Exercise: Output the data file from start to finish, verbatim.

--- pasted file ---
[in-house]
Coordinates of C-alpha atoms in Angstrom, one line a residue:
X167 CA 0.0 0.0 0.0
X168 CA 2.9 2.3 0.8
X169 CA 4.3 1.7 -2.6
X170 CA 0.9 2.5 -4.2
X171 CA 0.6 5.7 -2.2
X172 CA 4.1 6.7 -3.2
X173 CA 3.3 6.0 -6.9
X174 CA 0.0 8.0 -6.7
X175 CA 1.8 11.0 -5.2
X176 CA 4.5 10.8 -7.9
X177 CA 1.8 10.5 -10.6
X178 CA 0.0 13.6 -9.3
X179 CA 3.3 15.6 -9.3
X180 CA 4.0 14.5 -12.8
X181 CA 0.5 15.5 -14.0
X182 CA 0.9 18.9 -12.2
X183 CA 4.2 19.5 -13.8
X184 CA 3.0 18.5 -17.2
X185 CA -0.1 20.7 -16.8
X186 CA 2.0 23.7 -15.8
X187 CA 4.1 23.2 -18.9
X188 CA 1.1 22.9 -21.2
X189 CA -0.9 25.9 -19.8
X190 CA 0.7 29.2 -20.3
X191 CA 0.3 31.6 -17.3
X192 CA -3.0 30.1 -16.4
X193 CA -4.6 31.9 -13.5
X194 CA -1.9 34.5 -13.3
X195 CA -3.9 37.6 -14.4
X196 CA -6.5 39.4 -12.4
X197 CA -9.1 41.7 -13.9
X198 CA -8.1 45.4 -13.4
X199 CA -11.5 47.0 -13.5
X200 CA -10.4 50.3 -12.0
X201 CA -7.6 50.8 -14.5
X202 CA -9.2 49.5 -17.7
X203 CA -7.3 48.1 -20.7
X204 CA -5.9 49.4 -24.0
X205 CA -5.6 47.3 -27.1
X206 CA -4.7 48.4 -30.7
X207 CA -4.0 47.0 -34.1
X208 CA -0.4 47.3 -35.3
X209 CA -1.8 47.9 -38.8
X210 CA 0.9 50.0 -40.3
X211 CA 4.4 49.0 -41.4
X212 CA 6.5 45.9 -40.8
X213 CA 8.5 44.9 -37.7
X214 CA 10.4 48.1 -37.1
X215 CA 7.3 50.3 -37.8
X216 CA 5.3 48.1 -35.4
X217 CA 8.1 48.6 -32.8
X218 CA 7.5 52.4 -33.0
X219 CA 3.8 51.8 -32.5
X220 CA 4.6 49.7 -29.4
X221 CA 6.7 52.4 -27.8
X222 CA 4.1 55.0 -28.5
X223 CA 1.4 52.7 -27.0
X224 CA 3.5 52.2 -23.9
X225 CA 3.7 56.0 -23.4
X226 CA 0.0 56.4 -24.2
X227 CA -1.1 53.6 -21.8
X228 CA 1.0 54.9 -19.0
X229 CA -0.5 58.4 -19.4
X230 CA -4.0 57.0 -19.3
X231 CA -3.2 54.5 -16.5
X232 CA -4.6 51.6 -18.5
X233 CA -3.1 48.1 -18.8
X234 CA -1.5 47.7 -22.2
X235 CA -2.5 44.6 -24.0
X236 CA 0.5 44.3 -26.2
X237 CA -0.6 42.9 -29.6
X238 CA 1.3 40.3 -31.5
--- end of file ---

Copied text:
[in-house]
Coordinates of C-alpha atoms in Angstrom, one line a residue:
X167 CA 0.0 0.0 0.0
X168 CA 2.9 2.3 0.8
X169 CA 4.3 1.7 -2.6
X170 CA 0.9 2.5 -4.2
X171 CA 0.6 5.7 -2.2
X172 CA 4.1 6.7 -3.2
X173 CA 3.3 6.0 -6.9
X174 CA 0.0 8.0 -6.7
X175 CA 1.8 11.0 -5.2
X176 CA 4.5 10.8 -7.9
X177 CA 1.8 10.5 -10.6
X178 CA 0.0 13.6 -9.3
X179 CA 3.3 15.6 -9.3
X180 CA 4.0 14.5 -12.8
X181 CA 0.5 15.5 -14.0
X182 CA 0.9 18.9 -12.2
X183 CA 4.2 19.5 -13.8
X184 CA 3.0 18.5 -17.2
X185 CA -0.1 20.7 -16.8
X186 CA 2.0 23.7 -15.8
X187 CA 4.1 23.2 -18.9
X188 CA 1.1 22.9 -21.2
X189 CA -0.9 25.9 -19.8
X190 CA 0.7 29.2 -20.3
X191 CA 0.3 31.6 -17.3
X192 CA -3.0 30.1 -16.4
X193 CA -4.6 31.9 -13.5
X194 CA -1.9 34.5 -13.3
X195 CA -3.9 37.6 -14.4
X196 CA -6.5 39.4 -12.4
X197 CA -9.1 41.7 -13.9
X198 CA -8.1 45.4 -13.4
X199 CA -11.5 47.0 -13.5
X200 CA -10.4 50.3 -12.0
X201 CA -7.6 50.8 -14.5
X202 CA -9.2 49.5 -17.7
X203 CA -7.3 48.1 -20.7
X204 CA -5.9 49.4 -24.0
X205 CA -5.6 47.3 -27.1
X206 CA -4.7 48.4 -30.7
X207 CA -4.0 47.0 -34.1
X208 CA -0.4 47.3 -35.3
X209 CA -1.8 47.9 -38.8
X210 CA 0.9 50.0 -40.3
X211 CA 4.4 49.0 -41.4
X212 CA 6.5 45.9 -40.8
X213 CA 8.5 44.9 -37.7
X214 CA 10.4 48.1 -37.1
X215 CA 7.3 50.3 -37.8
X216 CA 5.3 48.1 -35.4
X217 CA 8.1 48.6 -32.8
X218 CA 7.5 52.4 -33.0
X219 CA 3.8 51.8 -32.5
X220 CA 4.6 49.7 -29.4
X221 CA 6.7 52.4 -27.8
X222 CA 4.1 55.0 -28.5
X223 CA 1.4 52.7 -27.0
X224 CA 3.5 52.2 -23.9
X225 CA 3.7 56.0 -23.4
X226 CA 0.0 56.4 -24.2
X227 CA -1.1 53.6 -21.8
X228 CA 1.0 54.9 -19.0
X229 CA -0.5 58.4 -19.4
X230 CA -4.0 57.0 -19.3
X231 CA -3.2 54.5 -16.5
X232 CA -4.6 51.6 -18.5
X233 CA -3.1 48.1 -18.8
X234 CA -1.5 47.7 -22.2
X235 CA -2.5 44.6 -24.0
X236 CA 0.5 44.3 -26.2
X237 CA -0.6 42.9 -29.6
X238 CA 1.3 40.3 -31.5